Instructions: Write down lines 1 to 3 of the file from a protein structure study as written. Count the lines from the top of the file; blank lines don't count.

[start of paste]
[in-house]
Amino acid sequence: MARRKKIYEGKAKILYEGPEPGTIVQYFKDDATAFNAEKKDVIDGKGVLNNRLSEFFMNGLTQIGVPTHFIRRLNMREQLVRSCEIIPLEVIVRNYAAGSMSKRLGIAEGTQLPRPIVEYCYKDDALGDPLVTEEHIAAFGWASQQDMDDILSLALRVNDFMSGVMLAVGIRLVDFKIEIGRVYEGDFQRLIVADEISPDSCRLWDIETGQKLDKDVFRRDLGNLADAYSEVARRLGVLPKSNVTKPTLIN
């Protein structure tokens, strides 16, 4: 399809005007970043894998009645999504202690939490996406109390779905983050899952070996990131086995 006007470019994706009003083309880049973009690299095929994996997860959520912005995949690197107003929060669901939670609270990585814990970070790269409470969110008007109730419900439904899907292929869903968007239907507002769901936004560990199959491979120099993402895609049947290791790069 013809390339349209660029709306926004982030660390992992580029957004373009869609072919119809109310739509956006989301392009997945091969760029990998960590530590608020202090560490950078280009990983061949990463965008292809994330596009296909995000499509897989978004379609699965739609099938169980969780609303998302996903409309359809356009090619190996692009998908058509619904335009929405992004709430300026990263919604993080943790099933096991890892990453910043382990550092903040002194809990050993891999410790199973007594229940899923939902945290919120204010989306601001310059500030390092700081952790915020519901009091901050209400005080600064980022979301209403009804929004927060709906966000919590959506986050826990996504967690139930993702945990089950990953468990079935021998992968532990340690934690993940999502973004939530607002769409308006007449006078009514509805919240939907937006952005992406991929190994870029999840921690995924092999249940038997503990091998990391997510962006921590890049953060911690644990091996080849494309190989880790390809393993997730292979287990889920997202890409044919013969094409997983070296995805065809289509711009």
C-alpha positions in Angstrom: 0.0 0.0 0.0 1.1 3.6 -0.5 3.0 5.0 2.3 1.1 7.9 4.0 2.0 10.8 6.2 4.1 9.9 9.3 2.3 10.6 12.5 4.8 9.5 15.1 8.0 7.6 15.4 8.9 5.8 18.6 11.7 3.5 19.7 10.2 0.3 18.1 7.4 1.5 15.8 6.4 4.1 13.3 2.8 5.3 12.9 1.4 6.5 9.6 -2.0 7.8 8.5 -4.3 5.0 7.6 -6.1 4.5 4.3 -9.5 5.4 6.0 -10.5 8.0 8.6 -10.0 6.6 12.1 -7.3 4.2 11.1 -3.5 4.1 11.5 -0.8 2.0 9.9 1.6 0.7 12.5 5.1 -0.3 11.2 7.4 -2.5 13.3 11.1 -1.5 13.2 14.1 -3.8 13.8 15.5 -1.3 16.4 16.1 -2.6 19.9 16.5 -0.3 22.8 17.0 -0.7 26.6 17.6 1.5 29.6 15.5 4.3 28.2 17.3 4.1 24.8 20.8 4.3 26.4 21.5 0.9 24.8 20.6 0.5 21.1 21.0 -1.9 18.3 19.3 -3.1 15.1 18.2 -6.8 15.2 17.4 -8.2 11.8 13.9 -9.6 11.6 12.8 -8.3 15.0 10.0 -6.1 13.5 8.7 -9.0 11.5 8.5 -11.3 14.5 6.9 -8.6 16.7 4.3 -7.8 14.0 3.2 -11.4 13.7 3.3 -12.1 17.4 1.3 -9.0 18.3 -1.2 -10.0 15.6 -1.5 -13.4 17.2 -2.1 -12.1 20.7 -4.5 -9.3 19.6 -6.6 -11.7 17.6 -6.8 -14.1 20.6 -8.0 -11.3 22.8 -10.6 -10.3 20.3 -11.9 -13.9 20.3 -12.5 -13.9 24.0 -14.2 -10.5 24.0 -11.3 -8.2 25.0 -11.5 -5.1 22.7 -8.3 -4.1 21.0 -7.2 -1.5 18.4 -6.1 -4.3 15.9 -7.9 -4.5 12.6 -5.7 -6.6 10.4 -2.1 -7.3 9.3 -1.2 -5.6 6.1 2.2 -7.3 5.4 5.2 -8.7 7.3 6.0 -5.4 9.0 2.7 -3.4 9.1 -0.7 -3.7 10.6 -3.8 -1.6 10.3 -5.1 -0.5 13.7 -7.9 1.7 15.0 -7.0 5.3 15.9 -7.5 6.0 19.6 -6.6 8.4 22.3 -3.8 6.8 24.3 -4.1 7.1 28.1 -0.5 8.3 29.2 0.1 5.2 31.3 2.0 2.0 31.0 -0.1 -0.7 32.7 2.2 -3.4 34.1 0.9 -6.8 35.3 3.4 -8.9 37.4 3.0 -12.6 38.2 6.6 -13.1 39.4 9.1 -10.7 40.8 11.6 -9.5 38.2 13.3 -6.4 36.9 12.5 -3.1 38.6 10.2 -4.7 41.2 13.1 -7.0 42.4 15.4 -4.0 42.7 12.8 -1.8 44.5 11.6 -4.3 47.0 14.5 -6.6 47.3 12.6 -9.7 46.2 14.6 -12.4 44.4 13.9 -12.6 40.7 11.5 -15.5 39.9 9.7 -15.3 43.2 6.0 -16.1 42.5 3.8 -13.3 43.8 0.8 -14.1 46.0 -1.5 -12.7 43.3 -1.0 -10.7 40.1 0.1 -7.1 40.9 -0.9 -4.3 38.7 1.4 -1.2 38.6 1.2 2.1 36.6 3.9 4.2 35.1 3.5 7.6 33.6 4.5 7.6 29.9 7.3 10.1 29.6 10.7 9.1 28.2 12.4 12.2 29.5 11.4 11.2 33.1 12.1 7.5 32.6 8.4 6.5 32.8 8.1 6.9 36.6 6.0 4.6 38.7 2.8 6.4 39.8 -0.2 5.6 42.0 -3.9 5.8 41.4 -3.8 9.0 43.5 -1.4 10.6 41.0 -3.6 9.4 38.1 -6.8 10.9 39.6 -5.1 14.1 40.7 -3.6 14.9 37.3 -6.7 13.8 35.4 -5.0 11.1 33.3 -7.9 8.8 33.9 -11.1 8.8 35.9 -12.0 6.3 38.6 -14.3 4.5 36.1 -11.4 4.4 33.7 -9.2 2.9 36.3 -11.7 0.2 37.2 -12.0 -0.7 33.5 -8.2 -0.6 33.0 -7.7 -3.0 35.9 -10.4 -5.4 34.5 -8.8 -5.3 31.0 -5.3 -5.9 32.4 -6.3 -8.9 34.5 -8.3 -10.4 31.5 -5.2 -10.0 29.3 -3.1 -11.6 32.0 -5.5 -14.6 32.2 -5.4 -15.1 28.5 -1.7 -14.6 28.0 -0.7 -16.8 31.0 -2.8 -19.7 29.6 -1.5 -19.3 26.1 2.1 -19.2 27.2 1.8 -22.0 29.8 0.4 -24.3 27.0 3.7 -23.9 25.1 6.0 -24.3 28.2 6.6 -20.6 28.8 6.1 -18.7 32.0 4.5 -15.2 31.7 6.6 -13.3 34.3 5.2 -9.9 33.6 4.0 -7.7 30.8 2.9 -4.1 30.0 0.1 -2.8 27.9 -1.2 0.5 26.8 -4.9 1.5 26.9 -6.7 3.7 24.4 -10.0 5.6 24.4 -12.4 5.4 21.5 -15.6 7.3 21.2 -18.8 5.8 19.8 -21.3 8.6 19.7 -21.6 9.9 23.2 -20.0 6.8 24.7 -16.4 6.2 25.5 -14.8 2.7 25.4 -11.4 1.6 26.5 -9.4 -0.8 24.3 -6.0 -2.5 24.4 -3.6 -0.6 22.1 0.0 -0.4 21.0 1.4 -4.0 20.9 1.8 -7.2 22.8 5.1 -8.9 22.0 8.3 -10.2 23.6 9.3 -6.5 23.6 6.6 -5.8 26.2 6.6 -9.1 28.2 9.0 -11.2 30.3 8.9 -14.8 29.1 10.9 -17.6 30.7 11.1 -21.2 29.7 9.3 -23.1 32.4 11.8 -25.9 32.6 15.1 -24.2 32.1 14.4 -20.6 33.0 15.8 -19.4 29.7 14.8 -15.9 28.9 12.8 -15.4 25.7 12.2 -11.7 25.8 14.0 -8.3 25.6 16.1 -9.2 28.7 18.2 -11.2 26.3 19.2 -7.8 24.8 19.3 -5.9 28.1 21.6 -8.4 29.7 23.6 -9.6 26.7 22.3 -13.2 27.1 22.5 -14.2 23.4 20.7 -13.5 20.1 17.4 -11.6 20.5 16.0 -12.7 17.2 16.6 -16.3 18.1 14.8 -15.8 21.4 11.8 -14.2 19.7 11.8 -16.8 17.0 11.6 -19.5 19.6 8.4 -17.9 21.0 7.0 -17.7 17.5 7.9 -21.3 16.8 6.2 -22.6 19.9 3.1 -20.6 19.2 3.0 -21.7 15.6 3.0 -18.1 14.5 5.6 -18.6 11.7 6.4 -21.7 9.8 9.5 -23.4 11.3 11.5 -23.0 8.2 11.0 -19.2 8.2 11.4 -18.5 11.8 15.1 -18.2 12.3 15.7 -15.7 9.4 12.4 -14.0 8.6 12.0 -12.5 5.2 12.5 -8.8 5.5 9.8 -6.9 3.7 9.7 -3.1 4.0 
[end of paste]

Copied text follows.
[in-house]
Amino acid sequence: MARRKKIYEGKAKILYEGPEPGTIVQYFKDDATAFNAEKKDVIDGKGVLNNRLSEFFMNGLTQIGVPTHFIRRLNMREQLVRSCEIIPLEVIVRNYAAGSMSKRLGIAEGTQLPRPIVEYCYKDDALGDPLVTEEHIAAFGWASQQDMDDILSLALRVNDFMSGVMLAVGIRLVDFKIEIGRVYEGDFQRLIVADEISPDSCRLWDIETGQKLDKDVFRRDLGNLADAYSEVARRLGVLPKSNVTKPTLIN
């Protein structure tokens, strides 16, 4: 399809005007970043894998009645999504202690939490996406109390779905983050899952070996990131086995 006007470019994706009003083309880049973009690299095929994996997860959520912005995949690197107003929060669901939670609270990585814990970070790269409470969110008007109730419900439904899907292929869903968007239907507002769901936004560990199959491979120099993402895609049947290791790069 013809390339349209660029709306926004982030660390992992580029957004373009869609072919119809109310739509956006989301392009997945091969760029990998960590530590608020202090560490950078280009990983061949990463965008292809994330596009296909995000499509897989978004379609699965739609099938169980969780609303998302996903409309359809356009090619190996692009998908058509619904335009929405992004709430300026990263919604993080943790099933096991890892990453910043382990550092903040002194809990050993891999410790199973007594229940899923939902945290919120204010989306601001310059500030390092700081952790915020519901009091901050209400005080600064980022979301209403009804929004927060709906966000919590959506986050826990996504967690139930993702945990089950990953468990079935021998992968532990340690934690993940999502973004939530607002769409308006007449006078009514509805919240939907937006952005992406991929190994870029999840921690995924092999249940038997503990091998990391997510962006921590890049953060911690644990091996080849494309190989880790390809393993997730292979287990889920997202890409044919013969094409997983070296995805065809289509711009």